Admittedly, sometimes I think about the entitled, clingy men who act like this character apparently did (there was a stalky history with a previous girlfriend, which, to be fair, seems to have been totally secret from his other friends)...and I feel so much rage and hatred. I think about the way masculinity is created in this culture, where men learn that if they can't have something, no one should be able to have it; and where so many men seem to believe that if they are going to suffer or die, they are entitled to take the women and children in their lives with them.

It's actually pretty scary. I have a lot of men friends and I occasionally wonder if one of them is like this inside and I don't actually know them at all. (Anybody read Jame's Tiptree's "Screwfly Solution"?)

And then it's pretty depressing. You end up thinking that the way masculinity works, it creates men who are psychologically almost unrecognizable to me - what is their interiority? They might as well be aliens, right?
posted by Frowner at 11:55 AM on February 4, 2013 [12 favorites]


I add that the "moderately bad thing" was bad enough that it broke up our friend group. The friend who did it vanished for a couple of years, then suddenly started sending money for restitution to the injured parties. And now we're friends again, and it's all okay. But it was wrenching when it happened.
posted by Frowner at 11:57 AM on February 4, 2013 [1 favorite]


saucysault: “I have seen nothing that talks about a gradual descent into psychosis (because it is rare to just ‘snap’) and I am concerned that Kevin has found a ‘reason’ to explain abhorrent behaviour that preserves his other relationships. We all know that domestic violence is minimised; blaming mental illness despite any co-orborating evidence is too close to macho men blaming ‘passion’ or ‘honour’ for me.”

I wholly agree that domestic violence absolutely must not be minimized. Moreover, I feel like it's necessary not to use mental illness as some sort of excuse. What Kevin did is monstrous. That's not something that will change, no matter why he did it.

However, it seems worth noting that this really doesn't seem to be a 'reason' that Kevin has 'found.' In the article, Amy quotes one of the three psychiatric evaluations that were ordered after Kevin's arrest:
In a mental evaluation completed just weeks after Kevin’s arrest, one doctor wrote, It is my professional opinion that Kevin demonstrated signs of impaired functioning prior to and at the time of the offense, and therefore lacked the capacity to comprehend the wrongfulness of his actions and conform his behaviors to the requirements of the law.
Amy apparently is not lying; these psychiatric evaluations were ordered, and I guess they're one of the reasons the judge decided to agree to a plea deal which gave Kevin a sentence of 26 years in prison. So – it appears that neither Amy nor Kevin is inventing the excuse of mental illness to make Kevin's actions more palatable.

Now – at the same time, it should be said that, while the above quote from an evaluation may make it seem so, none of this takes away what Kevin did. It complicates the murder; but murder is still murder. I think that's kind of the crux of the difficult issue here, I think, and seems to be what Amy's getting at. There's this monstrous thing that Kevin did, and there are apparently reasons he did it, but none of those reasons take away the fact that he did in fact murder a human being.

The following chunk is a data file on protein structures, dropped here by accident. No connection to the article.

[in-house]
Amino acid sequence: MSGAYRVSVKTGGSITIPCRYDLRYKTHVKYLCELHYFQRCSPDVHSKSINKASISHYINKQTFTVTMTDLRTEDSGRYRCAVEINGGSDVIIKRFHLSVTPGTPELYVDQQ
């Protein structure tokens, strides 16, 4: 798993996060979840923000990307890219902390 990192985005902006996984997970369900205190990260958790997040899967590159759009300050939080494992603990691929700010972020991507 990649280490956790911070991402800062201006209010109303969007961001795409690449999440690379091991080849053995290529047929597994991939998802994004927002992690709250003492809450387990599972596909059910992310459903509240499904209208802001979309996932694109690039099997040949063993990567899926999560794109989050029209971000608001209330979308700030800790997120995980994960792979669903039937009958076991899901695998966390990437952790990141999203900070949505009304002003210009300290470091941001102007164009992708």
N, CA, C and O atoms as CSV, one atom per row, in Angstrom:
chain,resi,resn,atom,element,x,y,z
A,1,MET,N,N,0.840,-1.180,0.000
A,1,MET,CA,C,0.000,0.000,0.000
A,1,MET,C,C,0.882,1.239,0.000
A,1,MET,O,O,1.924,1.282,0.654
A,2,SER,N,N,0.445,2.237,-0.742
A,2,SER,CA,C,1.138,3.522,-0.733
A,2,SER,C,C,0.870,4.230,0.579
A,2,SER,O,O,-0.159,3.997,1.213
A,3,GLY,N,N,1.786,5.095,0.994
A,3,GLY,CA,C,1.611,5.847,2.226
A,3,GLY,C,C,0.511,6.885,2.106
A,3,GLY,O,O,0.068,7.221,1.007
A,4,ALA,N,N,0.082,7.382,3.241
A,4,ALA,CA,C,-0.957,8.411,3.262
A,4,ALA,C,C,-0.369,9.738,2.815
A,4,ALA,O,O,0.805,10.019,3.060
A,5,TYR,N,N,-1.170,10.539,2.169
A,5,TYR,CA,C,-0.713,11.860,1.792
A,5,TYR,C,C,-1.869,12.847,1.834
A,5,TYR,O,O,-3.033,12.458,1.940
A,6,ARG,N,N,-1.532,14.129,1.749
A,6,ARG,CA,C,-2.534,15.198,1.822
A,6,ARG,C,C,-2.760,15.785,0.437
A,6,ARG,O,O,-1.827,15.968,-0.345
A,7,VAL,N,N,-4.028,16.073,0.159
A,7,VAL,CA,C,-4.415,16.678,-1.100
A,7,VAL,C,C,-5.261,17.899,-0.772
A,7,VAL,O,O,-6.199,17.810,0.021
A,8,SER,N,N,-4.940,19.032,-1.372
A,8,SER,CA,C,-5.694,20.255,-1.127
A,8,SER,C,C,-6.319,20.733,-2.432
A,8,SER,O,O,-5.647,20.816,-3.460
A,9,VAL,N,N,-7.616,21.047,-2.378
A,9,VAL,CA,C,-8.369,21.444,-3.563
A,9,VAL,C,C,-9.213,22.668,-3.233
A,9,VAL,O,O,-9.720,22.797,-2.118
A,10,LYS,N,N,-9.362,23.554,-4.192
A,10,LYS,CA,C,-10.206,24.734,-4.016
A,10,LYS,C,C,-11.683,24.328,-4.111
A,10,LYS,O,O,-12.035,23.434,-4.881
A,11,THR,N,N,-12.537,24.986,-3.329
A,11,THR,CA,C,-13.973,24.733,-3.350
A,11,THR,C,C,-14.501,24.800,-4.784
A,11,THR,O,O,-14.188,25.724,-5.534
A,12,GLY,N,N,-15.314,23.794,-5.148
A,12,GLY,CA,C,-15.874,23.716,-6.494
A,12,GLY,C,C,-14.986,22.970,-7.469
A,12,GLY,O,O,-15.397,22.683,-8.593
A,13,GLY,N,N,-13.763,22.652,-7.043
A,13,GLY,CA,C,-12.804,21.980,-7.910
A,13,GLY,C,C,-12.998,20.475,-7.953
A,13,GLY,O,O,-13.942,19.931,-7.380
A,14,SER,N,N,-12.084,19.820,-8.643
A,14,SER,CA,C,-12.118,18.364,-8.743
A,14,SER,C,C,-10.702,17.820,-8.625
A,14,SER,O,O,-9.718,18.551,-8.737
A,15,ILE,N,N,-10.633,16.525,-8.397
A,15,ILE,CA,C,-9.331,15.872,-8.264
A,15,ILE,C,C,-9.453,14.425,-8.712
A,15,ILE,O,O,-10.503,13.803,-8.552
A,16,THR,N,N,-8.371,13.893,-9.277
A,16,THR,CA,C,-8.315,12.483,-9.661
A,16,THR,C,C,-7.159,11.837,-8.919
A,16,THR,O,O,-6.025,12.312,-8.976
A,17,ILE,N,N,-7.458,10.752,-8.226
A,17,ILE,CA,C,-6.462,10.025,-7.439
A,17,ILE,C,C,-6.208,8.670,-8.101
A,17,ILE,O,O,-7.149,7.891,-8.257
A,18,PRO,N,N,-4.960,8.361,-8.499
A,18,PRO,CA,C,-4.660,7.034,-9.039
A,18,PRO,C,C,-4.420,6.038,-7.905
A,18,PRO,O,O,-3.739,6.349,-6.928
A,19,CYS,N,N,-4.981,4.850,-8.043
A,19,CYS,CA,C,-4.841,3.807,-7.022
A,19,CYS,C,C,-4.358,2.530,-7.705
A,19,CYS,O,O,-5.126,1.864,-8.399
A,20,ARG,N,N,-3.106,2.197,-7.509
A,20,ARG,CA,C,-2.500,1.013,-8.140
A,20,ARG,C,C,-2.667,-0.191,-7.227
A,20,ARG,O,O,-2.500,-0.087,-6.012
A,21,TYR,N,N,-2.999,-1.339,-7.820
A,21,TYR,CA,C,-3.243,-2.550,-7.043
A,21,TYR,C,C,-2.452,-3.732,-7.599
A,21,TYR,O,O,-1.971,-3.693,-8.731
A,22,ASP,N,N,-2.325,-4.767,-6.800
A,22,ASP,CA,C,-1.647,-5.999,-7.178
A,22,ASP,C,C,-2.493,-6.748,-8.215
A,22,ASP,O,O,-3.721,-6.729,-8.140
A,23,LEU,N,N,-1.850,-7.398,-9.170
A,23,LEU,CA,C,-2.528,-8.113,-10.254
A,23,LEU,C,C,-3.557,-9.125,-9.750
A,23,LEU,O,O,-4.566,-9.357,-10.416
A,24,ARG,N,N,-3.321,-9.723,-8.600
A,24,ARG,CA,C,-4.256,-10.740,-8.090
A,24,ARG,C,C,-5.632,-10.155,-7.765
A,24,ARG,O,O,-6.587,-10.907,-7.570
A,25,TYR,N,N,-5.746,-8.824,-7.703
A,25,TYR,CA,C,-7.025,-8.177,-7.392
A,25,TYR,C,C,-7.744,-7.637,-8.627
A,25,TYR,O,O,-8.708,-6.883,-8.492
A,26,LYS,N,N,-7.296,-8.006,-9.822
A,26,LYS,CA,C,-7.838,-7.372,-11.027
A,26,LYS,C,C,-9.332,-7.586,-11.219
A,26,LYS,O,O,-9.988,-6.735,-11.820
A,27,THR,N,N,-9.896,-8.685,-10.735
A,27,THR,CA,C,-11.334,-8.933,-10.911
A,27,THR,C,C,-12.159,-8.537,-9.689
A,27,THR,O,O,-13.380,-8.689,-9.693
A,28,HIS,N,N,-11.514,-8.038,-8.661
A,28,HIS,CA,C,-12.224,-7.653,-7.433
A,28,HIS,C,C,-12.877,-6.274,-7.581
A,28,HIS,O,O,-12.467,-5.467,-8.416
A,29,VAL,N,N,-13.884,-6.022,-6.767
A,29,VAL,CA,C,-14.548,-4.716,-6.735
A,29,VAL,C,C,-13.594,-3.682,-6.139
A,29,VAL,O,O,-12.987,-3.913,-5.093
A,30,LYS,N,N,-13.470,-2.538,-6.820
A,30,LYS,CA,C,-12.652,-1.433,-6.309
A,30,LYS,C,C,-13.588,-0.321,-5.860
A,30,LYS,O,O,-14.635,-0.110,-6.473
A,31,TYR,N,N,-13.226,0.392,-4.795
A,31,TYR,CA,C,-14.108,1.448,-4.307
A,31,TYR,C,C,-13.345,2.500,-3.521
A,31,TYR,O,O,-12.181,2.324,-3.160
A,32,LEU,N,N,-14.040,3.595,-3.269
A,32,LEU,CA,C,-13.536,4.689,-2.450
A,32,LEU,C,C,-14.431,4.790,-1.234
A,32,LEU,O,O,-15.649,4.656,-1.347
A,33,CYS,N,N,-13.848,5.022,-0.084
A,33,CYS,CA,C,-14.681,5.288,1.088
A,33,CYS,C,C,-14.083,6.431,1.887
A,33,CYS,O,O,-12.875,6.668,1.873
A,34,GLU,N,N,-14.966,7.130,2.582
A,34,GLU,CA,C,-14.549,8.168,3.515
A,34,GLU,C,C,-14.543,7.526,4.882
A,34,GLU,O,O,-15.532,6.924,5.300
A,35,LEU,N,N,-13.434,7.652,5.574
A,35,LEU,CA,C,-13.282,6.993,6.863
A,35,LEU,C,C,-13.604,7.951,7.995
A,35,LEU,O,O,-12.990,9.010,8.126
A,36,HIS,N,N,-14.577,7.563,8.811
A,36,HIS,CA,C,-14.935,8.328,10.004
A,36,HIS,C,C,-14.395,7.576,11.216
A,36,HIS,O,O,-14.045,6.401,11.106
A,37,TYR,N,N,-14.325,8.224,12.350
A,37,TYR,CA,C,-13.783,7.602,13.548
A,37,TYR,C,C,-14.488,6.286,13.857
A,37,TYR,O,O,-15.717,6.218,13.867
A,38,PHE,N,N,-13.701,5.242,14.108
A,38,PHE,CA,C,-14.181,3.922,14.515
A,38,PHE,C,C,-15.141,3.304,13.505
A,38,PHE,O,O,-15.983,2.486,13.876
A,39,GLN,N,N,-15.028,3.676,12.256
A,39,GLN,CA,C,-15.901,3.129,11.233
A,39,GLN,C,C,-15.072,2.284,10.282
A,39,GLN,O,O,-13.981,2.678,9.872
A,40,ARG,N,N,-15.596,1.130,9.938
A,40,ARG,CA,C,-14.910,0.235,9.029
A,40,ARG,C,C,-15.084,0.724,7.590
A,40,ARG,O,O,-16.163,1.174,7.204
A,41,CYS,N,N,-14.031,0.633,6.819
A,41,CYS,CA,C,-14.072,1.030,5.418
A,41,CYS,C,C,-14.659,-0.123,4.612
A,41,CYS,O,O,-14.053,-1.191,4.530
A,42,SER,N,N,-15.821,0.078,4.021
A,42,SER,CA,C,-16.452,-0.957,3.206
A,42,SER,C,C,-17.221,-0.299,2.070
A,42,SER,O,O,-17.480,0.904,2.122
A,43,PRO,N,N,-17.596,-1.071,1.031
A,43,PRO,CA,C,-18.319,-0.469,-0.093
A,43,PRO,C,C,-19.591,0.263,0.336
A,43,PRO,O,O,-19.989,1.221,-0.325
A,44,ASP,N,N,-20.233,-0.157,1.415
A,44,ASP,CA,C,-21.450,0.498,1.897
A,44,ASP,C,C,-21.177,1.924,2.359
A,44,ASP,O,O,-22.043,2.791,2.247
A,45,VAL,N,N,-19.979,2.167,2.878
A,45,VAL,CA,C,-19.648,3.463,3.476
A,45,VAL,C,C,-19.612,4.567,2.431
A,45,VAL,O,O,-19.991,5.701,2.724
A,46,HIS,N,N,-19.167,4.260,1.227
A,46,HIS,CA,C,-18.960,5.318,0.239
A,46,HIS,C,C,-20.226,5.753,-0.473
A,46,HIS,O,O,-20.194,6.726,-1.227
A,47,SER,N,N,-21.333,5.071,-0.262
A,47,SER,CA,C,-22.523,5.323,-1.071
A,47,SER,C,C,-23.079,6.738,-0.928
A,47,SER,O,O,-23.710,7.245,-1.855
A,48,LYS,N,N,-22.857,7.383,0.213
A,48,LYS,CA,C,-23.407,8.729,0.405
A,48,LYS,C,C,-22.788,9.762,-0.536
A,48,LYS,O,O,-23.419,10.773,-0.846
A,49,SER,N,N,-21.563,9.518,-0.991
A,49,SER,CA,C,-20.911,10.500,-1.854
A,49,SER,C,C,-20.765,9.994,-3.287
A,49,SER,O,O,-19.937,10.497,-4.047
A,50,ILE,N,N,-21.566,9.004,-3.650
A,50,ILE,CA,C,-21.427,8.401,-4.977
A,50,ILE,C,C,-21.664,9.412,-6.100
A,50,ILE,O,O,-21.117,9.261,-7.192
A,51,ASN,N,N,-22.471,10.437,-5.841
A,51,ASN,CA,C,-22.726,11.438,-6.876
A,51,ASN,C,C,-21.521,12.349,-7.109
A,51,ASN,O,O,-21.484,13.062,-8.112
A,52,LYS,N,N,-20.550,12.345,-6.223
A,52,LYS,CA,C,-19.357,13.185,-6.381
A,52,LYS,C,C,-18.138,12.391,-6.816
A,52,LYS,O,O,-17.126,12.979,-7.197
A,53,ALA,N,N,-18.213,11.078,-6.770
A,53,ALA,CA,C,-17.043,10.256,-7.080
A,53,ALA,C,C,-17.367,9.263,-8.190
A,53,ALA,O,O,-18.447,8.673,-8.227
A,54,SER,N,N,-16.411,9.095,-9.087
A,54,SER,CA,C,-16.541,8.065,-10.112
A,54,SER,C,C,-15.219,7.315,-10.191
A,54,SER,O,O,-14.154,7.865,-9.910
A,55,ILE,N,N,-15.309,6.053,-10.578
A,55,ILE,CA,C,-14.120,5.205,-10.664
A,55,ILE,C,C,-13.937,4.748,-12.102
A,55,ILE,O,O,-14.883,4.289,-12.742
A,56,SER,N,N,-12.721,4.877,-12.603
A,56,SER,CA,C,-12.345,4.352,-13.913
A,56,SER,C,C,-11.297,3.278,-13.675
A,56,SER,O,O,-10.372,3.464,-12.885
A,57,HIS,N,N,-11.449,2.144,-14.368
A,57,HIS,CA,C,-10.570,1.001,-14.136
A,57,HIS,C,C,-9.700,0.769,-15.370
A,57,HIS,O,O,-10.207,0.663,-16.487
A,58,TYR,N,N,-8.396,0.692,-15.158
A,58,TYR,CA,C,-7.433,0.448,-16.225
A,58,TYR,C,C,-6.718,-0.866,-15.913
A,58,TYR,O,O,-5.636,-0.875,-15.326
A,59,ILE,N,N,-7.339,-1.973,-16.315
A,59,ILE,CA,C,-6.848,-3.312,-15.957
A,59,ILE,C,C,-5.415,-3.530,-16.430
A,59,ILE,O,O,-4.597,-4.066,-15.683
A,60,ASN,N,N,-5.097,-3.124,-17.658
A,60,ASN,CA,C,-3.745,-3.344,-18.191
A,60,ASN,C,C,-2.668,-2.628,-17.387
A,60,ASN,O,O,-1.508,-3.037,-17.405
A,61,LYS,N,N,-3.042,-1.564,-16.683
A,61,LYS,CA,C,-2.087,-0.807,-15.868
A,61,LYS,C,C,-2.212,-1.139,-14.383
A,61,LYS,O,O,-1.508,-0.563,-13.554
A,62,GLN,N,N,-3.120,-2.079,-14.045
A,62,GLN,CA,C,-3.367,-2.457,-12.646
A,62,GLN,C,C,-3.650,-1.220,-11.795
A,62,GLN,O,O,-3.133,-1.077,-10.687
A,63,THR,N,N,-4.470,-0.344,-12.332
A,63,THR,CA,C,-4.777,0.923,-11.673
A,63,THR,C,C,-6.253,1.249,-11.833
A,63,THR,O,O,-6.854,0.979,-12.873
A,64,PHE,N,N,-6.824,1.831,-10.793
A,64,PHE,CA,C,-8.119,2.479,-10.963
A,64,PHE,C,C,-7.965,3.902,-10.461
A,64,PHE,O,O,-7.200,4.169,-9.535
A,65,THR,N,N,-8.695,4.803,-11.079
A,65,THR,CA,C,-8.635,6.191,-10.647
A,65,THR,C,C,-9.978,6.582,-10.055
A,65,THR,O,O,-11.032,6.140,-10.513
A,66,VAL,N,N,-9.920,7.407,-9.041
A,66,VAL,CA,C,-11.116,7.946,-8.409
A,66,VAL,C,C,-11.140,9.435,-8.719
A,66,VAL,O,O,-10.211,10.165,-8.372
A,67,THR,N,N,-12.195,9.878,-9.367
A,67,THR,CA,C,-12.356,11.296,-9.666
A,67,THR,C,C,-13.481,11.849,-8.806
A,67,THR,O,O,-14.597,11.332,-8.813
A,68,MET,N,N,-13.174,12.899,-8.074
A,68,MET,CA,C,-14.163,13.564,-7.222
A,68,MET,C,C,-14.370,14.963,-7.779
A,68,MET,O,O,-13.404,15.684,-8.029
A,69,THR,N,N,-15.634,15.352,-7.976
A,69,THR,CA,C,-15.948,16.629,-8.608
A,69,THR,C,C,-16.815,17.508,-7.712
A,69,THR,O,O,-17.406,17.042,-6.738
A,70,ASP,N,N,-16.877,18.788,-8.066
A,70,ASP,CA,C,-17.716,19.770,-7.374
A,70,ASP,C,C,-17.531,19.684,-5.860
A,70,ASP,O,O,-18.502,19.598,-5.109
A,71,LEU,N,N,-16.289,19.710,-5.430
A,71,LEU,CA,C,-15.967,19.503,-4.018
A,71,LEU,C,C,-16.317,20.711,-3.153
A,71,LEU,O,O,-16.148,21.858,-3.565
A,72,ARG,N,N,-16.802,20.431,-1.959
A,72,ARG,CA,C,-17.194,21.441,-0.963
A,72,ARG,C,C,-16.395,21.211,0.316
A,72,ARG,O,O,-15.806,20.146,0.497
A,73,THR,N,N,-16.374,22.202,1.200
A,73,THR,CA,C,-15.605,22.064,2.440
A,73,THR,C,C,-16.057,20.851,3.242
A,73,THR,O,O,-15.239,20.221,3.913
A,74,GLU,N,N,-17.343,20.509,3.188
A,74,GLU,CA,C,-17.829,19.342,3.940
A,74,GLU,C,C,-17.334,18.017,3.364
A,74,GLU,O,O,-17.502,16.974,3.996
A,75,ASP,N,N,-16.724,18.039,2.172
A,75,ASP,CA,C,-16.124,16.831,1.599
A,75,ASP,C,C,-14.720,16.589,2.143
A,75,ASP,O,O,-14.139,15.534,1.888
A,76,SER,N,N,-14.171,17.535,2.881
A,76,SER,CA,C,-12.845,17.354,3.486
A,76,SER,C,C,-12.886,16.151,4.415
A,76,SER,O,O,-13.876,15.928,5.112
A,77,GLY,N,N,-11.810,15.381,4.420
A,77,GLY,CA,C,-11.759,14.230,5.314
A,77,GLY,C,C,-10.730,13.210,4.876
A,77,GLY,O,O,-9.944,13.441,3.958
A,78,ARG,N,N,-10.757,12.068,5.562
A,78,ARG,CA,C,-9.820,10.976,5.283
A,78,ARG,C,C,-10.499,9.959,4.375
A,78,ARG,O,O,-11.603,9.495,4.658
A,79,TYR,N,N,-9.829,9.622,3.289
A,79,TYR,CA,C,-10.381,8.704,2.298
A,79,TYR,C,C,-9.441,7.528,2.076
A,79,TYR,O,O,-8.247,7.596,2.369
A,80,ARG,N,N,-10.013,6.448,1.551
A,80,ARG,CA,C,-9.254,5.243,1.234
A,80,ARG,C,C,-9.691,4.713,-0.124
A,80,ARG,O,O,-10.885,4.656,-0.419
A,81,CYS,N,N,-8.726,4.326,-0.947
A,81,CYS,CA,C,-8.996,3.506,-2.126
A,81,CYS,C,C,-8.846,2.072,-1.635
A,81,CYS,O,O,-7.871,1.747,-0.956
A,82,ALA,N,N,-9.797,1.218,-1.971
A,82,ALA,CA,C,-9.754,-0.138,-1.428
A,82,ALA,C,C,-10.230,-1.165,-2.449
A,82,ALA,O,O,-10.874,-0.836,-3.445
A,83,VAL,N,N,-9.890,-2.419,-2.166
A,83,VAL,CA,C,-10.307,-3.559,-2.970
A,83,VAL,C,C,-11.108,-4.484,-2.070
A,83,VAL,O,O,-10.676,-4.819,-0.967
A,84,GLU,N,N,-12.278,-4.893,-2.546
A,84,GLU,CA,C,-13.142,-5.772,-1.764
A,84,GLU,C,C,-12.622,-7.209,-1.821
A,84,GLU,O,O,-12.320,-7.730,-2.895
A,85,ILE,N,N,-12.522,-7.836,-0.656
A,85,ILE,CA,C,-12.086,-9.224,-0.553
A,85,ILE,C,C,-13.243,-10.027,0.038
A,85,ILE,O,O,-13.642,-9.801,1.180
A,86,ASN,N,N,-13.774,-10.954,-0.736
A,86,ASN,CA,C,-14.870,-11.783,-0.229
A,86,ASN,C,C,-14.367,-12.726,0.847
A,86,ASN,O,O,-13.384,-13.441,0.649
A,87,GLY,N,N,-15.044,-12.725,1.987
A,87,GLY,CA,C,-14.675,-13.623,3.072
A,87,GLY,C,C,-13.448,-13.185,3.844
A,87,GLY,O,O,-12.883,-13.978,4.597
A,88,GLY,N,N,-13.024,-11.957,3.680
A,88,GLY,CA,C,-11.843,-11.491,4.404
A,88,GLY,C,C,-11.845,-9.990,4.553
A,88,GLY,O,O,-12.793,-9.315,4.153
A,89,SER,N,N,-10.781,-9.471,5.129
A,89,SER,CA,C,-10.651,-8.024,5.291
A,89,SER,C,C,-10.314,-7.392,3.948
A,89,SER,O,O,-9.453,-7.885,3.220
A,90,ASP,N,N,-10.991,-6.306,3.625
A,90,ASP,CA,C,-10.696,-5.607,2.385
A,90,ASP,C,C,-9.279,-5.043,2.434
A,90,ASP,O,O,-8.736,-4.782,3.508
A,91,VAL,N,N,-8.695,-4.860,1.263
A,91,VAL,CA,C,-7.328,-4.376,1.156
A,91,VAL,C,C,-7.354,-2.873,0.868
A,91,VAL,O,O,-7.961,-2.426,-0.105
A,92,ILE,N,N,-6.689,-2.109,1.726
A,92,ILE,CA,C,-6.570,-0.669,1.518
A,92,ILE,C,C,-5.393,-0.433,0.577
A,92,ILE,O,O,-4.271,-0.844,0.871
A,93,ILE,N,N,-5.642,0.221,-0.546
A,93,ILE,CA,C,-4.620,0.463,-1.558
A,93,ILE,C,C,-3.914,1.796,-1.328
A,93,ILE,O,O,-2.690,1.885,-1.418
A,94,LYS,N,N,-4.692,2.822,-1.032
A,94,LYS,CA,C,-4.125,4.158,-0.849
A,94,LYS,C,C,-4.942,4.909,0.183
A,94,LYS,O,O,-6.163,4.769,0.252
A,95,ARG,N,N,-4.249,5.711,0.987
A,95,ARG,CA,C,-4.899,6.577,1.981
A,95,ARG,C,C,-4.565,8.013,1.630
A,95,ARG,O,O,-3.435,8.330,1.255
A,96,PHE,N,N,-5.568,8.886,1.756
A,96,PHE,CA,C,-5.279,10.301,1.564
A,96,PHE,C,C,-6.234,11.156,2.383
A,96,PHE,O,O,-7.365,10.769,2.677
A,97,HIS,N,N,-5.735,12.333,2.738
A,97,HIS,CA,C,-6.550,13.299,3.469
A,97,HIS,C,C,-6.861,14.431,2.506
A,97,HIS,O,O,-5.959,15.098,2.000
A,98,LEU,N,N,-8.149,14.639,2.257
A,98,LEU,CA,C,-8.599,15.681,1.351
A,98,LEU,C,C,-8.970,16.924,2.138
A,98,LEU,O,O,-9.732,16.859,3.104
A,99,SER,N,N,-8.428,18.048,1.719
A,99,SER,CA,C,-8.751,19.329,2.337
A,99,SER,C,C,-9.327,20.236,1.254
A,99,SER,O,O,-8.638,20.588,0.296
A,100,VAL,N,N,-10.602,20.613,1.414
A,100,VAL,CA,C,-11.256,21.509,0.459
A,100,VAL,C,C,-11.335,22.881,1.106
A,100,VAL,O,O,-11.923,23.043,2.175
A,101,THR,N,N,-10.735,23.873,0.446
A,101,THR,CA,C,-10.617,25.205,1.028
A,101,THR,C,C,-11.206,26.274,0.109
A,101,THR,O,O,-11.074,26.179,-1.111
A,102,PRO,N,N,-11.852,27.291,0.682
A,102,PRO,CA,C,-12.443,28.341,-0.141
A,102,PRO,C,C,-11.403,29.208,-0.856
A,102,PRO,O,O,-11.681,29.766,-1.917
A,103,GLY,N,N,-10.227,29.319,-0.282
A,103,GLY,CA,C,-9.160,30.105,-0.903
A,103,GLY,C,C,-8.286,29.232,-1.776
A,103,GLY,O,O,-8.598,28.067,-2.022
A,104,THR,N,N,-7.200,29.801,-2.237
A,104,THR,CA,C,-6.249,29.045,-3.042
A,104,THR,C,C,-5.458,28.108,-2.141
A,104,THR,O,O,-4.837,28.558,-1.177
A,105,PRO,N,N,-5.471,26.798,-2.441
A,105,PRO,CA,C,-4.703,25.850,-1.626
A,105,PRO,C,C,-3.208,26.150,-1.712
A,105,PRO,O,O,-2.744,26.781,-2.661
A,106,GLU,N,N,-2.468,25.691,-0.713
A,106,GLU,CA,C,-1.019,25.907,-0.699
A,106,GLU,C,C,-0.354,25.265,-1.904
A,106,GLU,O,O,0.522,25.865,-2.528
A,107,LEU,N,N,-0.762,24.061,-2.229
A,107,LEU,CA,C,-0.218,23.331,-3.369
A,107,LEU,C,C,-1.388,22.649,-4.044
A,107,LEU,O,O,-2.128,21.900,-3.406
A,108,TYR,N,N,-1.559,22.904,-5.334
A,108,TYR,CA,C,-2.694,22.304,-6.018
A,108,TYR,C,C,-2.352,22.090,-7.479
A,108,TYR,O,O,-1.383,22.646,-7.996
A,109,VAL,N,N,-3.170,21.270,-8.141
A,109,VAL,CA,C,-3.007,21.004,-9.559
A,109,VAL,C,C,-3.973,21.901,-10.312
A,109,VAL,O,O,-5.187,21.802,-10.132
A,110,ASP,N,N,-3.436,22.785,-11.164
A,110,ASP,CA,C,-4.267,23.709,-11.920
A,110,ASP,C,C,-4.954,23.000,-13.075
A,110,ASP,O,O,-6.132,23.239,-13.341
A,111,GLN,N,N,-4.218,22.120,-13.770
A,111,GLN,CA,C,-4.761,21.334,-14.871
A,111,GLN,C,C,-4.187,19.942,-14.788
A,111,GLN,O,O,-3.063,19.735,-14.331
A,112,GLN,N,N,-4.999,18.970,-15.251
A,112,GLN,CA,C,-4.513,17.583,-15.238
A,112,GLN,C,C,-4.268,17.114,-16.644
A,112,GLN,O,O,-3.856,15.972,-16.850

I share some conflicted feelings about this article; I'm not sure if it's always a great idea to humanize murderers. But there seems to be a good point at the heart of this one. The people around us generally seem completely "human" – they seem perfectly normal, happy, reasonable, and because it's a taboo, we never consider the fact that mental illness is a possibility for all of us. That taboo is worth overcoming, because it's one of the things keeping us from stopping people like Kevin Shaeffer before they commit monstrous acts.
posted by koeselitz at 12:11 PM on February 4, 2013 [3 favorites]


They might as well be aliens, right?

A very Tiptree-ish conclusion.
posted by octobersurprise at 12:27 PM on February 4, 2013


A story about the man who killed her? Yeah, it's her story, too.

I don't agree. I don't think it's wrong to write a story: I have a friend who did a horrible thing and I don't know how to deal with that. An essay isn't a courtroom; the writer is not obligated to allow equal time to the prosecutor and the defense. It's not a sin to stop to consider what it's like to be the bastard. Or the bastard's friend.
posted by Diablevert at 1:05 PM on February 4, 2013 [9 favorites]


I'm a bit concerned by the notion that not humanizing the murderer, that is dehumanizing him, is a good idea. Awful things are done by human beings, after all, and while we might abhor what they've done, we share that with them. From a practical point of view, how are we going to understand and, hopefully, prevent people from doing these things if we dehumanize them?
posted by sfred at 1:37 PM on February 4, 2013 [1 favorite]


You're right, she did not have to make this essay into The Kevin and Emily Story. I feel that I should mention (before launching into a complaint) that I really liked this piece.

But even though it's a different way of considering the situation, in one important way it's the same as all the others: the man gets humanized, the man gets a back story, the man gets named. The woman is reduced to her gender. More thought is devoted to the details of how Emily was killed than the Emily herself. It would not have cheapened the description of her friendship with Kevin to mention that this was domestic violence. To mention that woman he killed was his ex-girlfriend. Or to even just call her by her name.
posted by troika at 2:00 PM on February 4, 2013 [8 favorites]


She's asking multiple questions.

"How does a mind break?" she wonders.

"When does a mind heal?" she wonder about him and herself.

"Does visiting him slow my own healing, especially if I spend so much time wondering the first question?"

And finally she wonders if this is the best we as a society can do.

/of course, that's just my interpretation. but go ahead and string em all up, if that makes you feel any better.